It's not often that I give money advice here, mostly because I feel kind of unqualified. (Have no fear, for my next money post, I'm bringing in a professional & we are talking about how to budget for IVF!) But this topic today is one I cannot shy away from because our HSA has been a LIFESAVER during our infertility journey and has proven to be very needed even after we got pregnant. So let's dive in to why you need an HSA if you are going through infertility treatments (or if you are preparing to begin treatments in the future!)
RELATED: How to Pay for IVF
First, let's talk about what the heck an HSA even is. HSA stands for Health Savings Account. This savings account is taken directly out of your paycheck and are pre-taxed dollars and you are not taxed on the use of the money in your HSA. Meaning, this money is never ever taxed. It's just for you to use for qualifying medical expenses. The money in your HSA also never expires, so it rolls over from year to year! Meaning you can grow one hefty savings account.
Second, let's talk about how Parker and I paid for Infertility Treatments before we started using an HSA… We used Credit Cards. We would save up money, then use a credit card to pay at the Clinic and then we would try to pay off that credit card right away. Welp. Newsflash: we hardly ever budgeted enough or saved up enough to pay the treatments or medications off in full and we are still paying off those credit cards two years later… I DO NOT recommend taking this route.
Once we turned 26 and got kicked off our parents' insurance plans, we were "forced" into buying insurance from the company we worked for. Said company offered a High Deductible Plan with an HSA option. But not only that, the HDP+HSA an amazing HSA perk: the company would match up to $70 per pay period for employees that signed up for their HSA program. That meant that they were matching $140 per month of pre-taxed dollars. We made the decision to put in the max match amount into our HSA from each of our paychecks every month, so while we were both working there, we were putting $70 from Parker's paycheck and $70 from my paycheck into our HSA twice a month. Our company would then match both of our $140 contributions which meant that every month we were putting $560 into our HSA every single month. That adds up fast! Plus, putting $560 into savings from our paychecks every month just wasn't an option because #creditcarddebt and #bills. So having an option where we only had to contribute $280 per month and our company would match that was like a dream!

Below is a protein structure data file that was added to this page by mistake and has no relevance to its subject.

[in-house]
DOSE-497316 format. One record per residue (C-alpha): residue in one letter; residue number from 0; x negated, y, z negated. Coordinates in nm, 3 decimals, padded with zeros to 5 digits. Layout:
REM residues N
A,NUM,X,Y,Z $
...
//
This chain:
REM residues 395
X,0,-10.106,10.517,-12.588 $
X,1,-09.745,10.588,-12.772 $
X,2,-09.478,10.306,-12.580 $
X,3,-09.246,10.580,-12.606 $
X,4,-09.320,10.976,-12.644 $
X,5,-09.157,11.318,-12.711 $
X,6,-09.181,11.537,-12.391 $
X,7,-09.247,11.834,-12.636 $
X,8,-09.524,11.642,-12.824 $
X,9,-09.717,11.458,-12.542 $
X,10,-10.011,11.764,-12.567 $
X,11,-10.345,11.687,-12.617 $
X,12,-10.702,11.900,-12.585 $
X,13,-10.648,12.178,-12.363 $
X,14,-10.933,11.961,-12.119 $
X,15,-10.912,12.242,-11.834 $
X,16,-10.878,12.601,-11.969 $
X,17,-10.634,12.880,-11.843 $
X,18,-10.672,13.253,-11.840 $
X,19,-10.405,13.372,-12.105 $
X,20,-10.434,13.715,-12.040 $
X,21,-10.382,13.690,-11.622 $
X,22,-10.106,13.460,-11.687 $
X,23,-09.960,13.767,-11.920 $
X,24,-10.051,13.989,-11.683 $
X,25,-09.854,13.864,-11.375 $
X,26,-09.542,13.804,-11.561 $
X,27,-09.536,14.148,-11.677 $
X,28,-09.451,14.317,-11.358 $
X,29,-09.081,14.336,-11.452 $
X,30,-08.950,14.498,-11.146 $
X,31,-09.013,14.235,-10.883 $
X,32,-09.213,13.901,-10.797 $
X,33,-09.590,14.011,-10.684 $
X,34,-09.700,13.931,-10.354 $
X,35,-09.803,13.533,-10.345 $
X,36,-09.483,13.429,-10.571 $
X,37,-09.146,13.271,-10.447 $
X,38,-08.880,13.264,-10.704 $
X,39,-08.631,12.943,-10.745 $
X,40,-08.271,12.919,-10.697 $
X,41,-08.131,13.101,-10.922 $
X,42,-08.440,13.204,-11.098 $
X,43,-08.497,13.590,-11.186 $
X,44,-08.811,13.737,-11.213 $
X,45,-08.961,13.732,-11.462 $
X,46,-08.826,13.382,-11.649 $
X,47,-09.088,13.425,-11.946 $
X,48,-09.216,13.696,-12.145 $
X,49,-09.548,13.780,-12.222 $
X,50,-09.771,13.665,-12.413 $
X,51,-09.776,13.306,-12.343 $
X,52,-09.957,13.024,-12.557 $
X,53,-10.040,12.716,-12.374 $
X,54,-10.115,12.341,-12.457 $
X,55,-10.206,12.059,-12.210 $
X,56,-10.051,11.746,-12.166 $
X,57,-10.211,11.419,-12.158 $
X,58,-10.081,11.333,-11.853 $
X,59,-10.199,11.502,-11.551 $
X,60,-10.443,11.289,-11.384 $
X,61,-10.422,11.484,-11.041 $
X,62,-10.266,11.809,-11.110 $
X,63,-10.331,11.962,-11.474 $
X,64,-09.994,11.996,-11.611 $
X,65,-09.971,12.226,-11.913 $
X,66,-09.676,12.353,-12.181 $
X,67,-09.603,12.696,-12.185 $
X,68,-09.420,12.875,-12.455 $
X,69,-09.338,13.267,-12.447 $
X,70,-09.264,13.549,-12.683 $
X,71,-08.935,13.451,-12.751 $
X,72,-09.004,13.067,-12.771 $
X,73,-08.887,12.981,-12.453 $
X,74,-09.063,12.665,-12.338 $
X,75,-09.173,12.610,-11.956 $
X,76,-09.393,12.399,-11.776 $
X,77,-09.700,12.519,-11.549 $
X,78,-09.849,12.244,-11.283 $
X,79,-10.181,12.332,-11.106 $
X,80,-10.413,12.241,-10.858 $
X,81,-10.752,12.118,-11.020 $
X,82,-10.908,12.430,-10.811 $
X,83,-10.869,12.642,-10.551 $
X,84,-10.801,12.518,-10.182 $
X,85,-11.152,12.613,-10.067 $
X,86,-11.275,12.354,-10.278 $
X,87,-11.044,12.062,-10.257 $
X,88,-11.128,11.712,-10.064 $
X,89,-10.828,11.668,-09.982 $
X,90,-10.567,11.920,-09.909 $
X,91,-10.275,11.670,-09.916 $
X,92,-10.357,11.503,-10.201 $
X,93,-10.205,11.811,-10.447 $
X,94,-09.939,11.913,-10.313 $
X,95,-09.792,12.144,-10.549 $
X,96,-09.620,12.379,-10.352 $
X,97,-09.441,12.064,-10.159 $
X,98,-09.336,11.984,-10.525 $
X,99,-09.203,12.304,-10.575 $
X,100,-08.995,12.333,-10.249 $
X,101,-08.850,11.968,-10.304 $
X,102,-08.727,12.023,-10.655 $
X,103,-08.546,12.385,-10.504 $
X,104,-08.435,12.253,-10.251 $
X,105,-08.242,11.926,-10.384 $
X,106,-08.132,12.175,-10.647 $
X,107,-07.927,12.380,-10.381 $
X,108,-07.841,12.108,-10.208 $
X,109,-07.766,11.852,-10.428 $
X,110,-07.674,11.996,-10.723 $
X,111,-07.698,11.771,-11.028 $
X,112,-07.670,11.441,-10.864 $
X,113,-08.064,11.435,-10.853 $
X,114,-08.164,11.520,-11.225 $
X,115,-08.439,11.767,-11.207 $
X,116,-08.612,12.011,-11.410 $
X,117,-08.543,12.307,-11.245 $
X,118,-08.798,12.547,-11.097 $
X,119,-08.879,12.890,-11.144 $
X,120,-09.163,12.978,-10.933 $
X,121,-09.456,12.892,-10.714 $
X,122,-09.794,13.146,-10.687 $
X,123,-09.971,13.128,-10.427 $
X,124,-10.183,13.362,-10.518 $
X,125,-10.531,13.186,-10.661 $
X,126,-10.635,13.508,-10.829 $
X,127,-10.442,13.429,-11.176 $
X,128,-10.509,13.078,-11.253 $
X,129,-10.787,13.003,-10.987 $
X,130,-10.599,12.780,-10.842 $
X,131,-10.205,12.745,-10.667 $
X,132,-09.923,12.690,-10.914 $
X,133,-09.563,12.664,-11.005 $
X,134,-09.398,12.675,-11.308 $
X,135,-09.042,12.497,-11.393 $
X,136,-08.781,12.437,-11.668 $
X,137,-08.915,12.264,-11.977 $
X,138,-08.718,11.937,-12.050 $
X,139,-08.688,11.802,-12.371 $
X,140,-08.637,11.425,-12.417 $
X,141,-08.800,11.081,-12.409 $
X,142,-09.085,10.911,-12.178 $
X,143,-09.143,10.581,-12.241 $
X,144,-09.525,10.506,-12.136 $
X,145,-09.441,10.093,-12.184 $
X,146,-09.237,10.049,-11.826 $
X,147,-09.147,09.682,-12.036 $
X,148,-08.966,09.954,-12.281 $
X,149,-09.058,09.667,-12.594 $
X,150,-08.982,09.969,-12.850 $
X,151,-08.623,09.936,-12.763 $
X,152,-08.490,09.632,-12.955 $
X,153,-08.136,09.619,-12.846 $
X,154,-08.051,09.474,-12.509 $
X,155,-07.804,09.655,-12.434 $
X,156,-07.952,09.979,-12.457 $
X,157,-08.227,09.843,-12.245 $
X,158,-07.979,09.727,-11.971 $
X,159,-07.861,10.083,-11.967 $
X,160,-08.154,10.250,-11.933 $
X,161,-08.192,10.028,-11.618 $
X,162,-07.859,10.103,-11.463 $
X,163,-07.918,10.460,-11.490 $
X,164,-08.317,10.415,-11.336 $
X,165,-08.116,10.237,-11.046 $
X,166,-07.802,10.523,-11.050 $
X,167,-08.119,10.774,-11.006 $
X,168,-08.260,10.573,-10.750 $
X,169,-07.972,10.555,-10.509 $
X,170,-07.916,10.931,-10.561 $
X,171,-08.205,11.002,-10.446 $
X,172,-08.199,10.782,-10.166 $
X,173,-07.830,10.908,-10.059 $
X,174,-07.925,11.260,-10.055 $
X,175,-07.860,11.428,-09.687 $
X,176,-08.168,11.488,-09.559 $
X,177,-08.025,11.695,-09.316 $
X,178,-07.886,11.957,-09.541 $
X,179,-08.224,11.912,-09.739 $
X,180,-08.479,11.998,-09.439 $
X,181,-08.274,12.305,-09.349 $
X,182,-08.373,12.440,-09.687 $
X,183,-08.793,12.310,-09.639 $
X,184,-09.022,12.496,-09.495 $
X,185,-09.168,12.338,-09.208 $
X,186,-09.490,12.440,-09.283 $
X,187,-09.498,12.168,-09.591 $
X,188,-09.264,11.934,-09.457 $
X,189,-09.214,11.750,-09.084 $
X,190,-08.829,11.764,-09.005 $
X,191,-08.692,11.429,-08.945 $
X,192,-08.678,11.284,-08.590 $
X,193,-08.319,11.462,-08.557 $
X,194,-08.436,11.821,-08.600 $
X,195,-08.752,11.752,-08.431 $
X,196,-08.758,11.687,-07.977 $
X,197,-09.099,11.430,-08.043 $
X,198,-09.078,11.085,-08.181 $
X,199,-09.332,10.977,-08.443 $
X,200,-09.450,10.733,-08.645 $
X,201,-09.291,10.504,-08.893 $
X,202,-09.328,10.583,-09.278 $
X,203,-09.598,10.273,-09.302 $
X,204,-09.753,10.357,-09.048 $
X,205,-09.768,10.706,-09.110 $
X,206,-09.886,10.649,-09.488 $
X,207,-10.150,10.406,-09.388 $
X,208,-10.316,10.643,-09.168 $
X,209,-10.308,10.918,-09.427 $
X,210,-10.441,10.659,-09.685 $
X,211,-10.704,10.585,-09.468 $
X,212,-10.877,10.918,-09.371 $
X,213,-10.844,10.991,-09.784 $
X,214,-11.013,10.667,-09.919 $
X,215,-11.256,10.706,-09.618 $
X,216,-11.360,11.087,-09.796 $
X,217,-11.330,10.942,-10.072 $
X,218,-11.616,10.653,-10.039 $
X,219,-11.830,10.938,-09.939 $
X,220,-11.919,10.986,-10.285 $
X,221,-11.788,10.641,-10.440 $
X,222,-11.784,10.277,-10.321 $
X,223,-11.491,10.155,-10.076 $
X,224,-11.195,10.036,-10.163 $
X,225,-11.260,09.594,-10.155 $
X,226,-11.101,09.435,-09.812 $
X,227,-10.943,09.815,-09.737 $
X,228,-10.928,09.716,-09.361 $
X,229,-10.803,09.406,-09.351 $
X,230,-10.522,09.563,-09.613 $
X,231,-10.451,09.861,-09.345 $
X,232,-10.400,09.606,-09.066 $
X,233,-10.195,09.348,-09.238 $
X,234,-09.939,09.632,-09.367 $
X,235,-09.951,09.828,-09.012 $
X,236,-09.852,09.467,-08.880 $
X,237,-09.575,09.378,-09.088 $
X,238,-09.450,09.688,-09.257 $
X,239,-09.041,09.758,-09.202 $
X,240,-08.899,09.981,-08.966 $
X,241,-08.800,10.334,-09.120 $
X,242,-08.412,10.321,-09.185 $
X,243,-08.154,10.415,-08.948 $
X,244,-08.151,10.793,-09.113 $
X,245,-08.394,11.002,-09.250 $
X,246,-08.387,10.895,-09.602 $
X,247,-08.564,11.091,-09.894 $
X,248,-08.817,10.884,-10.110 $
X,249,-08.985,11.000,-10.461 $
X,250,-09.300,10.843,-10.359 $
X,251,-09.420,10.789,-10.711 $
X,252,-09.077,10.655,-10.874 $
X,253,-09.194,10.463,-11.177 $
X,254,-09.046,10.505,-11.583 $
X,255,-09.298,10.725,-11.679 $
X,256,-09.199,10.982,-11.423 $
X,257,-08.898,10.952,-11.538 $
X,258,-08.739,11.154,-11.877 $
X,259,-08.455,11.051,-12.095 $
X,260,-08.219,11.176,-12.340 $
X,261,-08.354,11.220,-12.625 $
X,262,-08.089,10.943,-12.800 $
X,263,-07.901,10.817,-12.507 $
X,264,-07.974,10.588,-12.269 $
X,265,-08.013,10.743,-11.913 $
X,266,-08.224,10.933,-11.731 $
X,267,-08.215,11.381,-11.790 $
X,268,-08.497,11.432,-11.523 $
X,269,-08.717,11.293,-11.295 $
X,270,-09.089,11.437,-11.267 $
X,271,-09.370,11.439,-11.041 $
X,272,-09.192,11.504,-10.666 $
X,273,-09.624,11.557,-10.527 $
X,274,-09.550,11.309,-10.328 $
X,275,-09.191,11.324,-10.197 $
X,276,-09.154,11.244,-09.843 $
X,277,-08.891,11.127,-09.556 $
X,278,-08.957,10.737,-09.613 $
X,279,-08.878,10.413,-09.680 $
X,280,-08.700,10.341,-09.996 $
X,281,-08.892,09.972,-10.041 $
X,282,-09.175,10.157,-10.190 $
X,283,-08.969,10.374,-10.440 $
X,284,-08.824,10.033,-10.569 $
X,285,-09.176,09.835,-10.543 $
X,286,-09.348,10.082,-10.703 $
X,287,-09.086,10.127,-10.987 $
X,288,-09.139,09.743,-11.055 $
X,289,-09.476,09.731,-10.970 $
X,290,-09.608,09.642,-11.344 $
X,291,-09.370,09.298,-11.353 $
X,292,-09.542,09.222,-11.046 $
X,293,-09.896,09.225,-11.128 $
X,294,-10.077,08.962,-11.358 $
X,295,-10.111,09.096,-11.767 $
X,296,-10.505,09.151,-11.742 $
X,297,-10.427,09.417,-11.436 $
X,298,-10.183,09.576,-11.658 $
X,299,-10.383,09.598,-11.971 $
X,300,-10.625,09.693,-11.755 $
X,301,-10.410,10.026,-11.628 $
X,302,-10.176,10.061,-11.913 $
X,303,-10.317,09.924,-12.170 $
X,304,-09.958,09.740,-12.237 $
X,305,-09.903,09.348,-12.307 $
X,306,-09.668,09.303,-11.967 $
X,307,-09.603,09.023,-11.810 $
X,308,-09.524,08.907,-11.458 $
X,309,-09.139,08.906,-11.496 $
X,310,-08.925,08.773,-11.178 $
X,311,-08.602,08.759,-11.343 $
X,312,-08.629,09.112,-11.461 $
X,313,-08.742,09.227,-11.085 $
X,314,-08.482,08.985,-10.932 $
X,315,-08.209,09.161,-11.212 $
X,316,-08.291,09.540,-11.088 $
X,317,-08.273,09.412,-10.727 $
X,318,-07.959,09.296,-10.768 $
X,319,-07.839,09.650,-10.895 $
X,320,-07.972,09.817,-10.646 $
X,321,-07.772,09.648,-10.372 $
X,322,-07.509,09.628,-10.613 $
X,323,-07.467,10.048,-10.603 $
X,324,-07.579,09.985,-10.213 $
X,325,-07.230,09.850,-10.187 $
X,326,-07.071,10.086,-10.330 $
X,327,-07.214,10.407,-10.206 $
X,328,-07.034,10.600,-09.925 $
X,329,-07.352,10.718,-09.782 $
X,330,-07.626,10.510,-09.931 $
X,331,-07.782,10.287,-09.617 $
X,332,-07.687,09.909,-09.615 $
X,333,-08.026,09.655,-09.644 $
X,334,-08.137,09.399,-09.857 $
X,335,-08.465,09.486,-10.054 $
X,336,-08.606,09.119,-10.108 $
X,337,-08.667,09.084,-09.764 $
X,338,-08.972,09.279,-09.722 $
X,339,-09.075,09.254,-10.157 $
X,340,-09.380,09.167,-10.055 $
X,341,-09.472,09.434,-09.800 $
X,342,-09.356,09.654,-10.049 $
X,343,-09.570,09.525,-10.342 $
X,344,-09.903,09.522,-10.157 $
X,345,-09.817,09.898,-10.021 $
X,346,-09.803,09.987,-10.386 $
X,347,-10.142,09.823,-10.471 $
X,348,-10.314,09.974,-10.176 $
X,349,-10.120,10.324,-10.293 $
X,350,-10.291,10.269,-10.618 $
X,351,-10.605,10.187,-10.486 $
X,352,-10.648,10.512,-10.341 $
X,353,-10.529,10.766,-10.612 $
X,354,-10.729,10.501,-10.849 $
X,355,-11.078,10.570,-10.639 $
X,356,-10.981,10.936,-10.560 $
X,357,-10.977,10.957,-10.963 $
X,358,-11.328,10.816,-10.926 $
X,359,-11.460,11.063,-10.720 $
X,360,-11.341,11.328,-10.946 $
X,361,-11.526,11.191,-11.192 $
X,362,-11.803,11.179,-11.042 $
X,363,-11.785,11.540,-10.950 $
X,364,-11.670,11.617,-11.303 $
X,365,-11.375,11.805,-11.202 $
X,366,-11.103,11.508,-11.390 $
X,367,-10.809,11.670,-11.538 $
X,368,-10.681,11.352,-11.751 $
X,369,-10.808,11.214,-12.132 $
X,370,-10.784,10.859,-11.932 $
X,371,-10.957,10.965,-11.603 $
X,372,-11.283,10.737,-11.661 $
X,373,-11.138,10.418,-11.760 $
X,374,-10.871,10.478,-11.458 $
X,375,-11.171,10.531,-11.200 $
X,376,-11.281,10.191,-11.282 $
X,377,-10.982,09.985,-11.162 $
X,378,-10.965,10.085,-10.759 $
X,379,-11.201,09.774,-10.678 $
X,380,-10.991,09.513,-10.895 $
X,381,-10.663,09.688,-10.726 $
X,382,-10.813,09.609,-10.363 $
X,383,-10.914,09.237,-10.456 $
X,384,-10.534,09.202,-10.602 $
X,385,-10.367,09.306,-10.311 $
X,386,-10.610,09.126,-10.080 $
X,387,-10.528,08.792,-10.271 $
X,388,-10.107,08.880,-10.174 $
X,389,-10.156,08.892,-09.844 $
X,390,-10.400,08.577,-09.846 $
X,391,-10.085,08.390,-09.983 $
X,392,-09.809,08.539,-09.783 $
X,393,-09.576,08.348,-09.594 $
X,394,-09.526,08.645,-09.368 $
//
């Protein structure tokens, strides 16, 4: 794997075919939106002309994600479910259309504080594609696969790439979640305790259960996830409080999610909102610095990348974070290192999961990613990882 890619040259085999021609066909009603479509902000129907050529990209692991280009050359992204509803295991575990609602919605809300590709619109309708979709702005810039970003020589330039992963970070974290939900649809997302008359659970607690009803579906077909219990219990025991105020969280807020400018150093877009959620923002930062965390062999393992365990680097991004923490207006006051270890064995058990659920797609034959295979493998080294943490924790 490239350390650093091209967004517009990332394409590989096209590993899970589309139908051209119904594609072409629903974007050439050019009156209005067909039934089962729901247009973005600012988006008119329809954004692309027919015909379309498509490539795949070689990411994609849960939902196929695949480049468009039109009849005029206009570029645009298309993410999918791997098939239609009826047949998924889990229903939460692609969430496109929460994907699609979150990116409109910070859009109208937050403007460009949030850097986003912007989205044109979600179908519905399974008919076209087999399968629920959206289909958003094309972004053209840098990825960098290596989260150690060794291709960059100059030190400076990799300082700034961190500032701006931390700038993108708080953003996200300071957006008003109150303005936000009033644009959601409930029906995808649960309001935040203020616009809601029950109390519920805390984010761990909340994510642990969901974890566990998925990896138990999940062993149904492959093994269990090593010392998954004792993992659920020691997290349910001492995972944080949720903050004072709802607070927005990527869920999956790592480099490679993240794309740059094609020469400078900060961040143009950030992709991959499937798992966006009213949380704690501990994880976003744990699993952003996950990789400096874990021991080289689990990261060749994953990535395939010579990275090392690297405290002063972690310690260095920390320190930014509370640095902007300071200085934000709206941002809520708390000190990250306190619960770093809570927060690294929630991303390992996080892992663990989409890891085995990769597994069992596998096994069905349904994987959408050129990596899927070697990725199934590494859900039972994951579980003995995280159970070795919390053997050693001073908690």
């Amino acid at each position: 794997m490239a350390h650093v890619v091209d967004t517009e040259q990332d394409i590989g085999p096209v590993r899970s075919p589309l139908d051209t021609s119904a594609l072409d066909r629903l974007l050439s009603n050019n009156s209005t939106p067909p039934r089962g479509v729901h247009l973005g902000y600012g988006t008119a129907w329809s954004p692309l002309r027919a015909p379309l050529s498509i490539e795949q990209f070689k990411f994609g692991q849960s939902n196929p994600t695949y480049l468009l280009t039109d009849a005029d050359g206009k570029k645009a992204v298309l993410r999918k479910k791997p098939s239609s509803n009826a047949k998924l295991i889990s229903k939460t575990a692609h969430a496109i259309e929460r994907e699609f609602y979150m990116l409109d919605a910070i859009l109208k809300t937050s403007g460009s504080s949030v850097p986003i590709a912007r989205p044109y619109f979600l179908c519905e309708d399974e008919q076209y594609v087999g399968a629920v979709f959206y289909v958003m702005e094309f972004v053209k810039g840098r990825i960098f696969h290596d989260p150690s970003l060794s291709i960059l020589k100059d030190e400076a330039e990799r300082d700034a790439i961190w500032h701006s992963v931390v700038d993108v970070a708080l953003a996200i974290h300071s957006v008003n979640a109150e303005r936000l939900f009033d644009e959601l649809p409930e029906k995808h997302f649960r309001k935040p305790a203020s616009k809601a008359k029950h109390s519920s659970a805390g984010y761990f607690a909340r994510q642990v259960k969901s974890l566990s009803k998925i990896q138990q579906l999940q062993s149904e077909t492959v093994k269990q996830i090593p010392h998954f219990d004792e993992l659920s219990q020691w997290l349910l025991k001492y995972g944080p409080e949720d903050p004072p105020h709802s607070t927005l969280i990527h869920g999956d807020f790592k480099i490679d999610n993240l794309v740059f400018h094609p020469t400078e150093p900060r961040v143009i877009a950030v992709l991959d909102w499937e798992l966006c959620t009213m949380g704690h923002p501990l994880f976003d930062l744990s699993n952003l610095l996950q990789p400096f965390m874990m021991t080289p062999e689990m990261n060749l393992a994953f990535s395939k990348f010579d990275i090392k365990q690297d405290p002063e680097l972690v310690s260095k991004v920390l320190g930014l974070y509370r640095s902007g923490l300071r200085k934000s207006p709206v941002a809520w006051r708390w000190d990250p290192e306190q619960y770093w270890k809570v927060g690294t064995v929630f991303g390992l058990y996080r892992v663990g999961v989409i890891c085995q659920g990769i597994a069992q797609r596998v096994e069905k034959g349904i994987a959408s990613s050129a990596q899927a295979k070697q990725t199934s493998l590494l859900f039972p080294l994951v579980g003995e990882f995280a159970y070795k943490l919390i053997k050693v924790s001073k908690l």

However, shortly after we began building our HSA account, I quit working for that company, so that amount was cut in half. We (Parker's paycheck + the company match) now contribute $280 to our HSA every month-- which still adds up SO fast!
If you or your partner work full-time, check with your company to see if they have an HSA match. If they do, that is free (untaxed) money right into your HSA account for your Infertility Treatments!
IT SHOULD BE NOTED: we had to choose a higher deductible insurance plan in order to be able to opt into the HSA match program that Parker's company offers. We made this decision BECAUSE our insurance would not cover any of our Infertility Treatments but we would be able to use our HSA to pay for our Infertility Treatments.
Our HSA helped us pay for just about half of our IVF cycle. If we hadn't have been part of the clinical trial we were part of, we would have waited to pay for the entire cycle with our HSA. THAT'S HOW MUCH YOU NEED AN HSA. (We paid out of pocket--with money we fundraised-- for the other half because we wanted to get into the clinical trial and were on a time crunch)
IT SHOULD BE NOTED: There is a yearly limit to what you are able to contribute to your HSA. So paying for a full round of IVF may take a few years. The HSA contribution limit for 2019 is $6,900. (But remember: HSA money rolls over from year to year!!)
Infertility Treatments are expensive. Saving for them can be SO DAUNTING. Especially when you've got the rest of your life's bills staring you in the face every month. A few other perks of having an HSA:
The money is in a separate account with a special debit card (that can ONLY be used for qualifying medical expenses) so it is out of sight & out of mind. You're saving without even thinking about it.
The money comes straight out of your paycheck before you even see it. Whether you sign up for an HSA through your company or your bank, your HSA money comes out of your paycheck before you even get your paycheck so it's like you never had that money to begin with and then your balance grows in your HSA account with each paycheck.
I mentioned this before, but unlike an FSA (flexible spending account), your HSA money rolls over from year to year so the account just keeps growing.
Parker and I have loved having our HSA. We recommend it to literally everyone because it has been so helpful for us! It helped us pay for IVF which ended in a miracle pregnancy. And now, we can use our HSA money to pay for things like:
Labor and Delivery Costs (that aren't covered by our insurance)
the Owlet Baby Monitor (which Parker is insistent on & I'm not complaining about)
As you can tell from this post, I am a HUGE fan of the HSA. (Especially when you or your partner work for a company that has an HSA match!) I cannot say enough good things about having an HSA while going through infertility treatments.
Do you have any questions about an HSA? Have you used an HSA before?